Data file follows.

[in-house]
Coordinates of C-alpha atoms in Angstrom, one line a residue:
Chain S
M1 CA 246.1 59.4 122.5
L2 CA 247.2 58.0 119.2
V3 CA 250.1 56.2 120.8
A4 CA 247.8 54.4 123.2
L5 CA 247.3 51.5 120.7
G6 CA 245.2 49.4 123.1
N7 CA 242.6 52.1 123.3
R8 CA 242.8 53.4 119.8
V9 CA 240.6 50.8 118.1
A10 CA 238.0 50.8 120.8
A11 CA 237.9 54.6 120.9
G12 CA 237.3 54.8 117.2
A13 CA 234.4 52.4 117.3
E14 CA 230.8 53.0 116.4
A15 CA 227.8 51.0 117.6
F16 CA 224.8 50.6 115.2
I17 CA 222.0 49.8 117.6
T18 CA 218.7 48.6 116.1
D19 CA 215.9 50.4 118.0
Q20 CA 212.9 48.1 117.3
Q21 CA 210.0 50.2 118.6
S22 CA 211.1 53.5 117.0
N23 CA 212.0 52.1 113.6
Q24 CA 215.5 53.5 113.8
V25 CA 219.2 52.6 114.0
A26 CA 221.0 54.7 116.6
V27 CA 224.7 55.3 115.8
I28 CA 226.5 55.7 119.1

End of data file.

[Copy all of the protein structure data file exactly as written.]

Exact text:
[in-house]
Coordinates of C-alpha atoms in Angstrom, one line a residue:
Chain S
M1 CA 246.1 59.4 122.5
L2 CA 247.2 58.0 119.2
V3 CA 250.1 56.2 120.8
A4 CA 247.8 54.4 123.2
L5 CA 247.3 51.5 120.7
G6 CA 245.2 49.4 123.1
N7 CA 242.6 52.1 123.3
R8 CA 242.8 53.4 119.8
V9 CA 240.6 50.8 118.1
A10 CA 238.0 50.8 120.8
A11 CA 237.9 54.6 120.9
G12 CA 237.3 54.8 117.2
A13 CA 234.4 52.4 117.3
E14 CA 230.8 53.0 116.4
A15 CA 227.8 51.0 117.6
F16 CA 224.8 50.6 115.2
I17 CA 222.0 49.8 117.6
T18 CA 218.7 48.6 116.1
D19 CA 215.9 50.4 118.0
Q20 CA 212.9 48.1 117.3
Q21 CA 210.0 50.2 118.6
S22 CA 211.1 53.5 117.0
N23 CA 212.0 52.1 113.6
Q24 CA 215.5 53.5 113.8
V25 CA 219.2 52.6 114.0
A26 CA 221.0 54.7 116.6
V27 CA 224.7 55.3 115.8
I28 CA 226.5 55.7 119.1